ANY QUESTIONS: What's the story behind the McAlester Annex and the escaped monkey?

Monday, February 3, 2014 | 6:00 a.m. CST; updated 3:09 p.m. CST, Thursday, February 13, 2014
Designed in 1907 and built in 1908, McAlester Annex was used as an animal pen for MU's School of Medicine. It is now research space for the Department of Psychological Sciences.

Have a question about goings-on around town?  This is part of a project called "Any Questions?" that takes on community curiosities and tries to address them. Submit your questions to or fill out the form below.

When Joe Dillard, Missourian reader and From Readers contributor, told us he was curious about the history and story behind MU's McAlester Annex, we didn’t think the answer would lead us on a tangent about escaped monkeys.

Although there are different variations of this bizarre chapter of MU's past, we were able to nail down some of the basics.

Here’s what we do know

McAlester Annex is a small brick house located north of McAlester Hall near Peace Park at MU.

View Larger Map

The design was created in 1907, and the building's construction followed in 1908. Its primary use was as an animal pen for the School of Medicine, according to previous Missourian articles. McAlester Annex was also known as Animal House, Dog House and Red Campus Animal House, according to MU in Brick and Mortar, a project showcasing the university's construction history.

So wait, what about the monkey?

It's not necessarily surprising that the annex research lab would have nicknames, but further digging led us to a collection of articles from the Missourian dating back to 1943, revealing a slightly more colorful history. Headlines include "Monkey Remains Undisturbed at Top of 60 Foot Tree" and "Elusive Monkey is Hiding Among Pipes Between Buildings."

The main idea

A monkey that was used for medical experiments escaped from its home in McAlester Annex. Faculty members were notified in an attempt to capture the animal, but their efforts were unsuccessful as the monkey jumped from tree to tree while they followed it with a ladder. The chase continued, and after a hopeful but unfruitful inspection of the steam tunnels underneath campus, the search ended.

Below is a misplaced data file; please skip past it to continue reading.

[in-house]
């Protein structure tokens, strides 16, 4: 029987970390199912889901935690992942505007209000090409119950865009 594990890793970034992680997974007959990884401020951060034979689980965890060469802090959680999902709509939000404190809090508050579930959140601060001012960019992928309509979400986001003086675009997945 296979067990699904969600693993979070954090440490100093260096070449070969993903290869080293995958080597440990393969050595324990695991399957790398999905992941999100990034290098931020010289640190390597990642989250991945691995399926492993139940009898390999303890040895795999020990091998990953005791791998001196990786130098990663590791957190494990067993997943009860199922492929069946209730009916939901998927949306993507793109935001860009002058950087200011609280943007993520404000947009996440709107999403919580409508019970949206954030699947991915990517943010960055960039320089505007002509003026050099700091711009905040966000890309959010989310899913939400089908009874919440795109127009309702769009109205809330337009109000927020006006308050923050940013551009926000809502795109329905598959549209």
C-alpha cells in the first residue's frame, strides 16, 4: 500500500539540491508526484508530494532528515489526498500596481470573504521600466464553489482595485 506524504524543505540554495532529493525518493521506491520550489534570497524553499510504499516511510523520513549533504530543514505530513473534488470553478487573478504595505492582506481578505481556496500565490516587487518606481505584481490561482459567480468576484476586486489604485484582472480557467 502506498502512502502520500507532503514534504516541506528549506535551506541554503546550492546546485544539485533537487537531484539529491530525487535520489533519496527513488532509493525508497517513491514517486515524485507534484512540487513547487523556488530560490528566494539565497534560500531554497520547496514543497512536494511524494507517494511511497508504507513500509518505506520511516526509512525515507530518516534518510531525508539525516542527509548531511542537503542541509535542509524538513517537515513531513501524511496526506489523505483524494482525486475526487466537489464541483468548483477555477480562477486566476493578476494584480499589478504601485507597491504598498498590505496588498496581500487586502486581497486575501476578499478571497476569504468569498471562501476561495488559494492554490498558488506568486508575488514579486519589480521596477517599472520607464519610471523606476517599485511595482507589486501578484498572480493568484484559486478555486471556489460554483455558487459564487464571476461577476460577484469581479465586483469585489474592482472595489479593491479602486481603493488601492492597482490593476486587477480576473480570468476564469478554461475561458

The monkey, the myth, the legend

This is where the details get fuzzy. The monkey was seen by students and faculty for five days during the 1943 chase but then was never seen again. In our research, we found a Facebook page that dubs the missing primate as the "Mizzou Steam Tunnel Monkey."

Although we have no way of knowing if this is true, the page claims that "The steam tunnel monkey ghost continues to haunt the Mizzou campus. Students often talk of strange chattering coming from below. In the month of May, just after finals as the students start to leave, sometimes you can even seen the outline of a little monkey rising from the steam."

Present day

McAlester Annex is currently used by the Department of Psychological Sciences as the Working-Memory Laboratory, and no animals are known to be housed in the building.

To submit your own question, fill out the form below.

Supervising editor is Shaina Cavazos.

Like what you see here? Become a member.

Show Me the Errors (What's this?)

Report corrections or additions here. Leave comments below here.

You must be logged in to participate in the Show Me the Errors contest.


Leave a comment

Speak up and join the conversation! Make sure to follow the guidelines outlined below and register with our site. You must be logged in to comment. (Our full comment policy is here.)

  • Don't use obscene, profane or vulgar language.
  • Don't use language that makes personal attacks on fellow commenters or discriminates based on race, religion, gender or ethnicity.
  • Use your real first and last name when registering on the website. It will be published with every comment. (Read why we ask for that here.)
  • Don’t solicit or promote businesses.

We are not able to monitor every comment that comes through. If you see something objectionable, please click the "Report comment" link.

You must be logged in to comment.

Forget your password?

Don't have an account? Register here.